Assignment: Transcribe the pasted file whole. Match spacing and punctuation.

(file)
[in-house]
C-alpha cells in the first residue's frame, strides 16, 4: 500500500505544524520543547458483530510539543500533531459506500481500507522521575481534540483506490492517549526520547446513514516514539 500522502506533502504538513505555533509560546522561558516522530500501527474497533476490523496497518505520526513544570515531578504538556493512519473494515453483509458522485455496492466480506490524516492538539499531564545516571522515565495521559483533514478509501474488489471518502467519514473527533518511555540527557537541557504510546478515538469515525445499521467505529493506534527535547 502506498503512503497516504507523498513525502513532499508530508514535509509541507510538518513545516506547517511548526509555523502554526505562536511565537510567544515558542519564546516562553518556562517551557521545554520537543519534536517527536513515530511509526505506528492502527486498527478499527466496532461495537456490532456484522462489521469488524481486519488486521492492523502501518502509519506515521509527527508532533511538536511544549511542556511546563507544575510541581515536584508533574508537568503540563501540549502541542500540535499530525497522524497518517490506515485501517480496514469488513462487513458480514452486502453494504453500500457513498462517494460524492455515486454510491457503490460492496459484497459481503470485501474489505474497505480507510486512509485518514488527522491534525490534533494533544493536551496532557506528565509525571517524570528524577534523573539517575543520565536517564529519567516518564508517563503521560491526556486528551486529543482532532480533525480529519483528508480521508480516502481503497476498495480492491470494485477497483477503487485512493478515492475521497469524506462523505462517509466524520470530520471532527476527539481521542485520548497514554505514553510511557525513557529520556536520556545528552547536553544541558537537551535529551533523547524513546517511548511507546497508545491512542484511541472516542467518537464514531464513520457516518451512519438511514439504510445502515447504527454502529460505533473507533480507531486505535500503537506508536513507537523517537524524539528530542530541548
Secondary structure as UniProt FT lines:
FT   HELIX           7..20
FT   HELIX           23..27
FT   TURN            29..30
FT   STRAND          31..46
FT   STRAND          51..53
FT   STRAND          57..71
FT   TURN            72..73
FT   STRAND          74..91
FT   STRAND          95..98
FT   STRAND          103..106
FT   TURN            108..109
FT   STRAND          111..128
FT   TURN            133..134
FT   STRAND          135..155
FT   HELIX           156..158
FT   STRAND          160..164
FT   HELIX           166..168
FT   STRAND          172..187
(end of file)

[in-house]
C-alpha cells in the first residue's frame, strides 16, 4: 500500500505544524520543547458483530510539543500533531459506500481500507522521575481534540483506490492517549526520547446513514516514539 500522502506533502504538513505555533509560546522561558516522530500501527474497533476490523496497518505520526513544570515531578504538556493512519473494515453483509458522485455496492466480506490524516492538539499531564545516571522515565495521559483533514478509501474488489471518502467519514473527533518511555540527557537541557504510546478515538469515525445499521467505529493506534527535547 502506498503512503497516504507523498513525502513532499508530508514535509509541507510538518513545516506547517511548526509555523502554526505562536511565537510567544515558542519564546516562553518556562517551557521545554520537543519534536517527536513515530511509526505506528492502527486498527478499527466496532461495537456490532456484522462489521469488524481486519488486521492492523502501518502509519506515521509527527508532533511538536511544549511542556511546563507544575510541581515536584508533574508537568503540563501540549502541542500540535499530525497522524497518517490506515485501517480496514469488513462487513458480514452486502453494504453500500457513498462517494460524492455515486454510491457503490460492496459484497459481503470485501474489505474497505480507510486512509485518514488527522491534525490534533494533544493536551496532557506528565509525571517524570528524577534523573539517575543520565536517564529519567516518564508517563503521560491526556486528551486529543482532532480533525480529519483528508480521508480516502481503497476498495480492491470494485477497483477503487485512493478515492475521497469524506462523505462517509466524520470530520471532527476527539481521542485520548497514554505514553510511557525513557529520556536520556545528552547536553544541558537537551535529551533523547524513546517511548511507546497508545491512542484511541472516542467518537464514531464513520457516518451512519438511514439504510445502515447504527454502529460505533473507533480507531486505535500503537506508536513507537523517537524524539528530542530541548
Secondary structure as UniProt FT lines:
FT   HELIX           7..20
FT   HELIX           23..27
FT   TURN            29..30
FT   STRAND          31..46
FT   STRAND          51..53
FT   STRAND          57..71
FT   TURN            72..73
FT   STRAND          74..91
FT   STRAND          95..98
FT   STRAND          103..106
FT   TURN            108..109
FT   STRAND          111..128
FT   TURN            133..134
FT   STRAND          135..155
FT   HELIX           156..158
FT   STRAND          160..164
FT   HELIX           166..168
FT   STRAND          172..187